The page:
A young American diplomat from Chicago died Saturday while delivering textbooks to children in Afghanistan. Anne Smedinghoff was a public diplomacy officer for the US Embassy in Kabul when she and four others were killed by a suicide bomber. Host Marco Werman talks with her aunt, Cathy Tokarski who shares her memories.
A classroom debate reveals a difficult truth: many students don’t trust their parents. A new program at COSAT aims to improve relations at home.
Olly Lambert of our partner program Frontline decided to spend an extended period reporting from both sides of Syria’s war. For five weeks last fall, Lambert criss-crossed the Orontes river which has now become a dividing line in the civil war.
Manila’s notoriously loud and dirty taxi-trikes are going green. But not everyone’s getting on board.
Threatening messages from Pyongyang toward South Korea and the US have been making headlines. There’s speculation that the North could be planning to launch a missile against an American target this week. Experts don’t seem to think that’s likely. But which if any American target would be within reach of a North Korean missile?
Former British Prime Minister Margaret Thatcher died peacefully after a stroke this morning, her spokesman announced Monday. She was 87 and was not only Britain’s first woman Prime Minister, but the longest-serving Prime Minister this century.
Anyone who lived through Britain’s Thatcher years won’t forget them in a hurry. Politically, there were no fence-sitters: you were either with her or against her, George W. Bush-style. (Thatcher is sometimes referred to as Britain’s version of Ronald Reagan, but she had little of Reagan’s charm or likeability.) She was adored and reviled– and not much in between.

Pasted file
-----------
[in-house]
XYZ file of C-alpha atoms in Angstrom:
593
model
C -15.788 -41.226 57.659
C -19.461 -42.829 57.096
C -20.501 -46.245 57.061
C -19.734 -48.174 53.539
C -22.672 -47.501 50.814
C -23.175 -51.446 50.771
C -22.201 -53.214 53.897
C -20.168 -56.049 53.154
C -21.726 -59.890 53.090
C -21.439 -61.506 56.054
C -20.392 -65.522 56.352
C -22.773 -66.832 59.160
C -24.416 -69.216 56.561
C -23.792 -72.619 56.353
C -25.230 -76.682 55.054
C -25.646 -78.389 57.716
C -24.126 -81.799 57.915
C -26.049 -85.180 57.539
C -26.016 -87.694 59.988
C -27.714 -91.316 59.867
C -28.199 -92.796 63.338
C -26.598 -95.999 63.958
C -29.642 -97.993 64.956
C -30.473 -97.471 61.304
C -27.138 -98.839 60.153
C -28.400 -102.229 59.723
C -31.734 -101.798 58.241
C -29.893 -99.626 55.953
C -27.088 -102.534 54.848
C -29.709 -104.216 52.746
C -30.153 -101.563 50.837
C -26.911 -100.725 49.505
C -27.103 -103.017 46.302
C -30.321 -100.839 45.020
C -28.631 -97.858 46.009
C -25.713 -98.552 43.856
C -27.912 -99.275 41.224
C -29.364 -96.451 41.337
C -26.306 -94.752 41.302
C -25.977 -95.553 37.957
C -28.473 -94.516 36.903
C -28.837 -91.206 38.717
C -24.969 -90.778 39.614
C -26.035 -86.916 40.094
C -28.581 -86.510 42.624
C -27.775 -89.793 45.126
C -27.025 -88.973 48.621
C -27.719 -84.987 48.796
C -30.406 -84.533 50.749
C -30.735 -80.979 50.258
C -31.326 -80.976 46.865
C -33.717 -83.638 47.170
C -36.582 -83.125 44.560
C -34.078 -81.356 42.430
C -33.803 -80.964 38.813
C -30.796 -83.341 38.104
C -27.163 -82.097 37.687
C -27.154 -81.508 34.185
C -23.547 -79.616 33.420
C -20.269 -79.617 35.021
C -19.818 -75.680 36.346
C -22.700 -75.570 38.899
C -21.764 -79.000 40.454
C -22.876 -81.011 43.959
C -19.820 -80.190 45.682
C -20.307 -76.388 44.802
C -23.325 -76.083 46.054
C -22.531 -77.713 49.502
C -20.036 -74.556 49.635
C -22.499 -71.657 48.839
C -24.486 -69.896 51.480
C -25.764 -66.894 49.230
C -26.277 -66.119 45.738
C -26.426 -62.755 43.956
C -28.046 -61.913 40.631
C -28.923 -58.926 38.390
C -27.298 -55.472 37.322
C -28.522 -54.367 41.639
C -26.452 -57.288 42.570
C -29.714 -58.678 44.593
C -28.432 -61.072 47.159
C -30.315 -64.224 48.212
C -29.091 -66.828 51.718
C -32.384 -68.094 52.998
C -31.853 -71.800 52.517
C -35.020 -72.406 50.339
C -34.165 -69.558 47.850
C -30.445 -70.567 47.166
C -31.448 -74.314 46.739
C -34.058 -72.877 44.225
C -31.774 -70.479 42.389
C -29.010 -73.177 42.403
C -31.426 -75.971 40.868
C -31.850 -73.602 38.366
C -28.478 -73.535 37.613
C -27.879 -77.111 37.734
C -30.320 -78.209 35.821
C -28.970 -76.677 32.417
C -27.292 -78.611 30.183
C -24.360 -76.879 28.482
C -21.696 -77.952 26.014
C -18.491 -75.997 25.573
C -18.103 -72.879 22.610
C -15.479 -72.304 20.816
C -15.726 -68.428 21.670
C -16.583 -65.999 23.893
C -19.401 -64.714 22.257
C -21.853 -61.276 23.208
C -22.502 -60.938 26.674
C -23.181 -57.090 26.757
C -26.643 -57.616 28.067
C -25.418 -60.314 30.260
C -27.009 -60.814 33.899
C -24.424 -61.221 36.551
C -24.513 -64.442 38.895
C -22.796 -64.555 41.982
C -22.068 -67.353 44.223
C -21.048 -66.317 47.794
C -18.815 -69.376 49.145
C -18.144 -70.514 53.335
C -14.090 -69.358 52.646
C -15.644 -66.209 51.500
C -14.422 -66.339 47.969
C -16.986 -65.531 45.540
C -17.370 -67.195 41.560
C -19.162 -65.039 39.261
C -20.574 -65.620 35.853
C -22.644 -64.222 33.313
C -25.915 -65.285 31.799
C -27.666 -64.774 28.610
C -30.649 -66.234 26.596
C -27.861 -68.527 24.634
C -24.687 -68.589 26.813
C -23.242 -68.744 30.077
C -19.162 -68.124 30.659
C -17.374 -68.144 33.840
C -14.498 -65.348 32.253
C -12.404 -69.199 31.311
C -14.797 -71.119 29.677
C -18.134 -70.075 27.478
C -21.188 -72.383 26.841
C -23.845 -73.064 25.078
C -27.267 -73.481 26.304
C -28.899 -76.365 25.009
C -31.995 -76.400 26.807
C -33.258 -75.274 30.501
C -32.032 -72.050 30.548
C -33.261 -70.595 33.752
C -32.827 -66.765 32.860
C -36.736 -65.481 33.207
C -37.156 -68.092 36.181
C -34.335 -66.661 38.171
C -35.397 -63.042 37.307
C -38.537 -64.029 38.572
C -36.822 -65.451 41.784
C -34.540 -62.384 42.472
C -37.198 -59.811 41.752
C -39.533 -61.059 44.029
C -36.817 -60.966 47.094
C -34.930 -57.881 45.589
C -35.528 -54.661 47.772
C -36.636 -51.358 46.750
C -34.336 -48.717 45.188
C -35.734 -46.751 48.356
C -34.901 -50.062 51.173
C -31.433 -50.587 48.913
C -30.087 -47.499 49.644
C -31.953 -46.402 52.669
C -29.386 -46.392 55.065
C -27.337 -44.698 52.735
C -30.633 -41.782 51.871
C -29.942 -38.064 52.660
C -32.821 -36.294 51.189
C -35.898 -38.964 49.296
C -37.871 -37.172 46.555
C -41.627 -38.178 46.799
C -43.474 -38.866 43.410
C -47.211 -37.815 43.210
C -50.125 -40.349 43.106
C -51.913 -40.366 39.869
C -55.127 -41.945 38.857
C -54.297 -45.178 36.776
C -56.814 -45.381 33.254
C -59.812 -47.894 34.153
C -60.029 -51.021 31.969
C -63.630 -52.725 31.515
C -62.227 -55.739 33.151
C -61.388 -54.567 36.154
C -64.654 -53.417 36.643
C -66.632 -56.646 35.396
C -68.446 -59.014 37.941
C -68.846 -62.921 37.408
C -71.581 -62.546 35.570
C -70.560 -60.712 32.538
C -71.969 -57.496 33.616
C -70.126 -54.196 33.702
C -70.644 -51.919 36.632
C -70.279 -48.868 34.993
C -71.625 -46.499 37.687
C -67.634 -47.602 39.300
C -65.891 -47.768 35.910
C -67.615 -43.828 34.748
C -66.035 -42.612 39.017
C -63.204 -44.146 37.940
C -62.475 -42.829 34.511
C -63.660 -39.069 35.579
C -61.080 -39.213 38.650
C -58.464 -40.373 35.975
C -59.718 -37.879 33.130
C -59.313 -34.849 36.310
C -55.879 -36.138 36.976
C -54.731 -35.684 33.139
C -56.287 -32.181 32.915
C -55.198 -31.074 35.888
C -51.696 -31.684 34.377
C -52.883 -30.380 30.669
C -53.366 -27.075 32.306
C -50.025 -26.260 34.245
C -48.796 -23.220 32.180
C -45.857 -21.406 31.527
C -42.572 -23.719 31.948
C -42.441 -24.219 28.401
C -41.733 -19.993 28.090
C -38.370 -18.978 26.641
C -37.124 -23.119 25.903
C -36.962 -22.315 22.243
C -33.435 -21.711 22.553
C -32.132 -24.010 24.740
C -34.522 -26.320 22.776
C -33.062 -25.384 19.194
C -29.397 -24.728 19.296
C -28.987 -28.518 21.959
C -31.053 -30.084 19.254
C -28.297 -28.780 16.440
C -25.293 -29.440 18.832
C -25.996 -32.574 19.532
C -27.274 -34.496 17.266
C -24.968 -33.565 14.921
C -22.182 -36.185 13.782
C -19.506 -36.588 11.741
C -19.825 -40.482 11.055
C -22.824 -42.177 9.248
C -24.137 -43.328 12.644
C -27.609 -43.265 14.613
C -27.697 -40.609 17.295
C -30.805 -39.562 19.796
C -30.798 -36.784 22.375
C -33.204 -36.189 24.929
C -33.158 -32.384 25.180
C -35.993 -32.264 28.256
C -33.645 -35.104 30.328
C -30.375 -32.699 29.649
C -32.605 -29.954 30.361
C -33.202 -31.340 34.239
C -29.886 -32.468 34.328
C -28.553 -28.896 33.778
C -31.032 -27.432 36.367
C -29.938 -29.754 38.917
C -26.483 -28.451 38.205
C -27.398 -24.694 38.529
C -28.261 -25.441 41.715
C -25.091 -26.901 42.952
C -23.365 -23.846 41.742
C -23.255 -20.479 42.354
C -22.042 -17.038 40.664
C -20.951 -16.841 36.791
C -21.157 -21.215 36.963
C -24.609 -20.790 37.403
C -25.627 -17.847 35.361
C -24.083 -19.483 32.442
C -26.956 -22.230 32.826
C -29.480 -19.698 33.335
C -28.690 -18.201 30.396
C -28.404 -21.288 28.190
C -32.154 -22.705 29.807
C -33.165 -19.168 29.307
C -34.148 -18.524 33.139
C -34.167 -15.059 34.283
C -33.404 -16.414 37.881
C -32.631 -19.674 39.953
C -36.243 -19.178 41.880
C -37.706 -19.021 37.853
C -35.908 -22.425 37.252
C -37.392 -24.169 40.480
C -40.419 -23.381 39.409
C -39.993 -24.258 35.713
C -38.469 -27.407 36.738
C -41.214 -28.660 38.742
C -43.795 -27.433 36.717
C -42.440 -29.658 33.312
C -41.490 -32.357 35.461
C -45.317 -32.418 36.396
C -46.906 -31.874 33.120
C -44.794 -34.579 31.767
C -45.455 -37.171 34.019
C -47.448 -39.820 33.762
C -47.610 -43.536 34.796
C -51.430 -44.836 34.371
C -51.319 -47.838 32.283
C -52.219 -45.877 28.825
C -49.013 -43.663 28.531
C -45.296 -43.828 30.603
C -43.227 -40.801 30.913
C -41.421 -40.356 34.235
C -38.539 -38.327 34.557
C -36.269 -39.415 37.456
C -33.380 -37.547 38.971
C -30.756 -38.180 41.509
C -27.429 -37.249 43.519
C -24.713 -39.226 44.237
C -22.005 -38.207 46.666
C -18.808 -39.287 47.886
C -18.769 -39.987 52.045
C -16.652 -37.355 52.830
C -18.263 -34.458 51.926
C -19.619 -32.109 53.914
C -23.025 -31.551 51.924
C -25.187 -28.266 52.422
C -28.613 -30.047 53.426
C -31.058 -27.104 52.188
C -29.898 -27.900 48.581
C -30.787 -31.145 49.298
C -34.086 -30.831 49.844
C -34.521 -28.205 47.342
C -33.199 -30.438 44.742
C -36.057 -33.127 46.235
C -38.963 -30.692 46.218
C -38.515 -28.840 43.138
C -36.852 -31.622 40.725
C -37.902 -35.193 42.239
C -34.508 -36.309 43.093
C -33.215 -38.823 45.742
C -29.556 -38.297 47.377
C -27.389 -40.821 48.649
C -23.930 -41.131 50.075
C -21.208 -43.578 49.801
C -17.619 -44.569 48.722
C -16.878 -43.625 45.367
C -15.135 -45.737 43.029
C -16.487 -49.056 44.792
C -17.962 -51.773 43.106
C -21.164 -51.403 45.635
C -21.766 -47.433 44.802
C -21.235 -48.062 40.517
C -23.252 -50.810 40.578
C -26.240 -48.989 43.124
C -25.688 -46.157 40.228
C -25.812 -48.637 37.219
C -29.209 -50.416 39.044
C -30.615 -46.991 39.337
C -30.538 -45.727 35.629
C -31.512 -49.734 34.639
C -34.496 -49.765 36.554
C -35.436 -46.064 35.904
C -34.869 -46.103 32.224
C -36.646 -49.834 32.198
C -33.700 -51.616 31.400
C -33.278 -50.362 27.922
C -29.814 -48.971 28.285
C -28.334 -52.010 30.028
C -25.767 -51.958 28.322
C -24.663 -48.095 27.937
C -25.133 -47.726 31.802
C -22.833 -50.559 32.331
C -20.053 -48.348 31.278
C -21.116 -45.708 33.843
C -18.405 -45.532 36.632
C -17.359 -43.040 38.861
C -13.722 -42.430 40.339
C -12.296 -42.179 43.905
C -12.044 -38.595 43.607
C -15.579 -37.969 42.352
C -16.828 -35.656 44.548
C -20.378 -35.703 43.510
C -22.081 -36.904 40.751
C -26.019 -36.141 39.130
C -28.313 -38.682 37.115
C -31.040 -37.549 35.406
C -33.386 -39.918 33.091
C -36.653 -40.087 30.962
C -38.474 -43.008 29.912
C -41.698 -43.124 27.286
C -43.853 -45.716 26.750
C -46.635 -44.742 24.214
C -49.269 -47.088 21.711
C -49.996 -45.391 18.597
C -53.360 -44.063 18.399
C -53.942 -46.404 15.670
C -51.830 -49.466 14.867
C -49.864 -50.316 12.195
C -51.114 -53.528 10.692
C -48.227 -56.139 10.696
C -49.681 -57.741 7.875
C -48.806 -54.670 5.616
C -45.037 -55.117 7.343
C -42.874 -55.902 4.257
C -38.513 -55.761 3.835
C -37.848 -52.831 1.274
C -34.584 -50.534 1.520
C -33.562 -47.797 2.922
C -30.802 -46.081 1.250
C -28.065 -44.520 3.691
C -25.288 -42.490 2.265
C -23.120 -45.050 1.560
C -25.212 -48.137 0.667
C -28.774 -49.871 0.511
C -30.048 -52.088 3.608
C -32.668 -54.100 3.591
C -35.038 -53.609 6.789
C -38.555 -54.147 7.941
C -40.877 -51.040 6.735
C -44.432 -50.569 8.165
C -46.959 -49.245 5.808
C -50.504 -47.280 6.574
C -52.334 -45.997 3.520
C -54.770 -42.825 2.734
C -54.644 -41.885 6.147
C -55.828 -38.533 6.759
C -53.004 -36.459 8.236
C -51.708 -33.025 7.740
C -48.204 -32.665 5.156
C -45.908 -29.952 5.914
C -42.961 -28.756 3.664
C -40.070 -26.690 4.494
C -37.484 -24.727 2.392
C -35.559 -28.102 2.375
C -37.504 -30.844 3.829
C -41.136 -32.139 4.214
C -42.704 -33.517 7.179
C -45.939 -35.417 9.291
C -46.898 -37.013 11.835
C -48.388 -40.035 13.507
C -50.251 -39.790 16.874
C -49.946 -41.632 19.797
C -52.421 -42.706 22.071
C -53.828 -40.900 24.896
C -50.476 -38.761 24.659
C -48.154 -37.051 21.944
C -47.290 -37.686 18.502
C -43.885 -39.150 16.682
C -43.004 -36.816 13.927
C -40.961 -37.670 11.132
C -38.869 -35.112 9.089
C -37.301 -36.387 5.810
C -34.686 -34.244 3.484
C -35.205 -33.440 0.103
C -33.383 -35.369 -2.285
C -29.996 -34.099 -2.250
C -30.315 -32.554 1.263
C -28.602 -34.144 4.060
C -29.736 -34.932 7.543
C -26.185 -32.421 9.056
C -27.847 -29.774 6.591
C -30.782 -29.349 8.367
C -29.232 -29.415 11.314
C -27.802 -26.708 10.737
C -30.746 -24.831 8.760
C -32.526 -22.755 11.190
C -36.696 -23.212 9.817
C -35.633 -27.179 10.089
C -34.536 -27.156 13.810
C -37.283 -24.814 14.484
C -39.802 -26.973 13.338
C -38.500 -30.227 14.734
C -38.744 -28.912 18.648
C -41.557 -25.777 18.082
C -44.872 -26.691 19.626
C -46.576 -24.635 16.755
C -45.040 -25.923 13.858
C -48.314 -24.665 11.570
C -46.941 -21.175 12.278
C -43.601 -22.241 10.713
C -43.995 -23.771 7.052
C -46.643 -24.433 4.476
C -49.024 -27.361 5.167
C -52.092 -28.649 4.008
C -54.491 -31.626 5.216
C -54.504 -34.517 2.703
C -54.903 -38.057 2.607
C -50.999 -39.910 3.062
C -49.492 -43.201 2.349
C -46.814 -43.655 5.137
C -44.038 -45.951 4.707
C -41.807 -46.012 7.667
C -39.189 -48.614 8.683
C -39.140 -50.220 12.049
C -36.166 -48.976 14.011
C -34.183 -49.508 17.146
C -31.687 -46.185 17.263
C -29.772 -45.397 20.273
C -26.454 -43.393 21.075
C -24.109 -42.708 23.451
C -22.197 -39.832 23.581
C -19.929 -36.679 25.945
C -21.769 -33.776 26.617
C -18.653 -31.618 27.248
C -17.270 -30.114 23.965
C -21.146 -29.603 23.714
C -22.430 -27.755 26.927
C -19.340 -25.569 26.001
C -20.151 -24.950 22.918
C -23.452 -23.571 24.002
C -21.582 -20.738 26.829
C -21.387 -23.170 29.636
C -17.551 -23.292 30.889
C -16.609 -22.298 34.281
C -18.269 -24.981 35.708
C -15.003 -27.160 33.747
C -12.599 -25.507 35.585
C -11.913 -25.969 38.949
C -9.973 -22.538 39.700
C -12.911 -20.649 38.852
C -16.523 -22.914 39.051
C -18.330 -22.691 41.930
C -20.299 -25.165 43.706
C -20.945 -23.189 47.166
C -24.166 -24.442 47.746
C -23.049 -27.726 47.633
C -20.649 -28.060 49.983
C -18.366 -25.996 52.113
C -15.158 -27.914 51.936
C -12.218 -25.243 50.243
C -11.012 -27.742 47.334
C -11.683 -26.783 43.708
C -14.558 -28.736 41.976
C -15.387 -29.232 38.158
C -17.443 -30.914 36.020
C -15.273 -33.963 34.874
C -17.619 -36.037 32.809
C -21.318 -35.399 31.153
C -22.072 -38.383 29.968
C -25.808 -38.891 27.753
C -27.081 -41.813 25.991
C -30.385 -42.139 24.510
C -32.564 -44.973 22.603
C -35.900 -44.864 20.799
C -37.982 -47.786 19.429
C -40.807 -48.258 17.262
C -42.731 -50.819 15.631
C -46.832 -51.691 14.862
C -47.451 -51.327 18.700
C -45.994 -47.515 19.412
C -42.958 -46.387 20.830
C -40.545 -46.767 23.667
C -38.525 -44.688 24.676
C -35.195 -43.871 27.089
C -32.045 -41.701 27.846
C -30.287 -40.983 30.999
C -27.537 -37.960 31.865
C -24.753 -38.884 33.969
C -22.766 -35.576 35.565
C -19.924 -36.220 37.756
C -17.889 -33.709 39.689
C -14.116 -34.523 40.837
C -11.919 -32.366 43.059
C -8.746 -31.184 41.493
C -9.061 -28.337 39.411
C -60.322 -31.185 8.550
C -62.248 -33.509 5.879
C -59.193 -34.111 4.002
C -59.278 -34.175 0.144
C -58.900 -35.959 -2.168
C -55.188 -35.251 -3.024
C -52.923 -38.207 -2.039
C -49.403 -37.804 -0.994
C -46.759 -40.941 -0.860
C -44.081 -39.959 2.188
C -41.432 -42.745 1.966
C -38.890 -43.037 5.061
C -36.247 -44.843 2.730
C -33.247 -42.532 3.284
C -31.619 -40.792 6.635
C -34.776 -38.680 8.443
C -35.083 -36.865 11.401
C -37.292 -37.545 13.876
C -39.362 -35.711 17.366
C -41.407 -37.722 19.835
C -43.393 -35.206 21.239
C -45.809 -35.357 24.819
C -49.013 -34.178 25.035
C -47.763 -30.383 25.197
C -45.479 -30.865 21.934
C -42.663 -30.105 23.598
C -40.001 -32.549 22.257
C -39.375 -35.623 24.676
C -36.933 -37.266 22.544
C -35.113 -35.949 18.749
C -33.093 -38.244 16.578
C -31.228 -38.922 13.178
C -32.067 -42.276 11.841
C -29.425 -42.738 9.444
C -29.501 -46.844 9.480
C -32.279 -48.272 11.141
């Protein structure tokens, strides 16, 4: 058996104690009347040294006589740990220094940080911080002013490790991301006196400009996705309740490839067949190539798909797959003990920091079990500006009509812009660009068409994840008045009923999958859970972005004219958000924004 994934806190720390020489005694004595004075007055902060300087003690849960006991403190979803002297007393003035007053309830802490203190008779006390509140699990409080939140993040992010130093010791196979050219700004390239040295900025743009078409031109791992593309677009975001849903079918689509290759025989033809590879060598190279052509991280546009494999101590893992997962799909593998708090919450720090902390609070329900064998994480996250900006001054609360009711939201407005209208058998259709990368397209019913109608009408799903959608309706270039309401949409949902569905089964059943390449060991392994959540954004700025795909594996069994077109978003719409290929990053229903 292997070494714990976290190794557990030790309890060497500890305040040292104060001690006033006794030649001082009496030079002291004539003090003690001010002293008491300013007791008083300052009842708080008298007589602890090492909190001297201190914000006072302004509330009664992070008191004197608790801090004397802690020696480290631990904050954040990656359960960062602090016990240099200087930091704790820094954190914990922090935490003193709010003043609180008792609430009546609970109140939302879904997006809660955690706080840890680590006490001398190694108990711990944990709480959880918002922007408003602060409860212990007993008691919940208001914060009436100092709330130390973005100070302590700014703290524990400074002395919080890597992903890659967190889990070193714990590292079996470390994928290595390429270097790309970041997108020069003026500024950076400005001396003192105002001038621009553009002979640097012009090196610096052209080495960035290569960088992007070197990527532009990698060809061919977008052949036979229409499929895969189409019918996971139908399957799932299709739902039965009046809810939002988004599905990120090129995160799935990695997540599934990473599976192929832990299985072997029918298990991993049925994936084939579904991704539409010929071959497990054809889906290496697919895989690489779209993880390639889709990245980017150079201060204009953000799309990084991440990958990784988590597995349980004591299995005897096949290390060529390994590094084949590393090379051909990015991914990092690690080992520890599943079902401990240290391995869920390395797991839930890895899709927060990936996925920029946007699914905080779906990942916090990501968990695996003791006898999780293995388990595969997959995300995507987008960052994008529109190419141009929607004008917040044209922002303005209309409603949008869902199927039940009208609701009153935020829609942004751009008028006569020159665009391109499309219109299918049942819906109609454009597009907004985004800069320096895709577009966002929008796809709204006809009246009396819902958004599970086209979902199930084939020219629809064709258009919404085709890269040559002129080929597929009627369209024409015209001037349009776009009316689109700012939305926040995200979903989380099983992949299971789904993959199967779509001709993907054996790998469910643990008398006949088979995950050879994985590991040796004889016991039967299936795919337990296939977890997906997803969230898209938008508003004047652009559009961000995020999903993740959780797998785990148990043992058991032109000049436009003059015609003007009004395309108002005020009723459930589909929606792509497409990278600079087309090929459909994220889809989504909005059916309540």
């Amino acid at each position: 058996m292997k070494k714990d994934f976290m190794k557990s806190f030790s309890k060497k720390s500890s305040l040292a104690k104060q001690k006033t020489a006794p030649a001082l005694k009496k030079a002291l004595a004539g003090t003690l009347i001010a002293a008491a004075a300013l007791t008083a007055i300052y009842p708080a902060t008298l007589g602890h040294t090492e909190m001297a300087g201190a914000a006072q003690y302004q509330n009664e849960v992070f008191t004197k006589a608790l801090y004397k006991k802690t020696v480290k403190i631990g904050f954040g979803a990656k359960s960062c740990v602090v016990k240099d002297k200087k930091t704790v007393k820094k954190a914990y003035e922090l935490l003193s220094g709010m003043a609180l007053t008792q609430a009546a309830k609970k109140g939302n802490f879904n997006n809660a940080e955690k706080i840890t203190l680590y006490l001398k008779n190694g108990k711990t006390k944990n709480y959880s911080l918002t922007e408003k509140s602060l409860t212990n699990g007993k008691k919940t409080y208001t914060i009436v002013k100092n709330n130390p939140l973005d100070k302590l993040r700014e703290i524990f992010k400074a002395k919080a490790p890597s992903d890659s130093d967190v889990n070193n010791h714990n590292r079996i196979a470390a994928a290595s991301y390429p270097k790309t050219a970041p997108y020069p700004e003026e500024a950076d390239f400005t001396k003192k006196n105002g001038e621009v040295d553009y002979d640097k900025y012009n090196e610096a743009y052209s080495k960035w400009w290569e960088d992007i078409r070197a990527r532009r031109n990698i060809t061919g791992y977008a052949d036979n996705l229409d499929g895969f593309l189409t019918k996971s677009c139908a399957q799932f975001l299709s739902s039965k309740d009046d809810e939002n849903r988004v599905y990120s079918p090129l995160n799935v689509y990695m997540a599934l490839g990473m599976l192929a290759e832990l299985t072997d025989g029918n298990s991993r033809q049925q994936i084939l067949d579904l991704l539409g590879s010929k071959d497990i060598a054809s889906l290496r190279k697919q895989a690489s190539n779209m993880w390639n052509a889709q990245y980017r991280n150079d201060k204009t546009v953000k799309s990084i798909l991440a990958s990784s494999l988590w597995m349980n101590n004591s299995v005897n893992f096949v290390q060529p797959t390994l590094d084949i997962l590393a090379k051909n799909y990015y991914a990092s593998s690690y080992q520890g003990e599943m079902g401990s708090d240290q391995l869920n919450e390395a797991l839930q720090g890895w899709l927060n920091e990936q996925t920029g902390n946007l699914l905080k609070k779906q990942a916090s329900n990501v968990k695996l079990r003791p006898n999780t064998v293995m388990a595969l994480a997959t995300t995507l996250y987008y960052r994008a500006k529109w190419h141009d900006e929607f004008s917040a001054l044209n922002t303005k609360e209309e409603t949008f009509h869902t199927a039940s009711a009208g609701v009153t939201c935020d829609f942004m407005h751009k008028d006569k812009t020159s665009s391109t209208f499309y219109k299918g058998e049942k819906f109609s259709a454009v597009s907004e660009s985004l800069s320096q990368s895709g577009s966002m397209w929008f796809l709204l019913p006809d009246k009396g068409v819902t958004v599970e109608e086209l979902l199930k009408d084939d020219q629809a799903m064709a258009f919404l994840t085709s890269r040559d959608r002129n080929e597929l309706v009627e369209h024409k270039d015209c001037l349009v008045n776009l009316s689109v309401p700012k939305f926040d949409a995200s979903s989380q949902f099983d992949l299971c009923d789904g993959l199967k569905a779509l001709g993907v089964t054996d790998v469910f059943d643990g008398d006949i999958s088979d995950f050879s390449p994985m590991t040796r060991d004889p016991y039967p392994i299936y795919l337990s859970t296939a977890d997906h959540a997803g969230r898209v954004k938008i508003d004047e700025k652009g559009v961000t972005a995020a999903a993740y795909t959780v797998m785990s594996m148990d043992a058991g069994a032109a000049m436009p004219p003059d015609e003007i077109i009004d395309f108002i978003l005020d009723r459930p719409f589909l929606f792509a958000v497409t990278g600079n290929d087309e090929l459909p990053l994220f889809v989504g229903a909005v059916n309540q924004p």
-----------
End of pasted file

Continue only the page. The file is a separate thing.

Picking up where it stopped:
Chinese authorities announce another death from a new strain of bird flu, raising the number of dead to six. Police in Canada identify two Canadians among the militants who attacked a desert gas plant in Algeria in January. Two musicians from India, one Hindu, one Muslim collaborate to create magnificent north Indian classical music.
Anchor Marco Werman talks with China correspondent Mary Kay Magistad about the latest in China on the reported cases of the H7N9 or bird flu virus in Shanghai.
Anchor Marco Werman talks with global health analyst Laurie Garrett about concerns that the new flu emerging in China could become a global problem. She says in its early days, the new flu has all the hallmarks of a pandemic, but that that doesn’t mean it will become one.
South Korean journalists are walking a fine line, trying to keep their public informed about the current tensions with their neighbor to the north, without whipping up hysteria.
Canadian police have officially identified two Canadians among the militants who attacked a desert gas plant in Algeria in January.
A Sudan-born reporter saw the need for a modern, intelligent, female heroine and has come out with a new super heroine, Rayann Lawsonia.
Photojournalist Donna DeCesare’s new bilingual book chronicles the lives of Central American gang members on both sides of the border. It’s called “Unsettled.” DeCesare teaches journalism at the University of Texas, Austin.
A recent article on interracial dating published by the student newspaper at the University of Cape Town created an uproar in South Africa.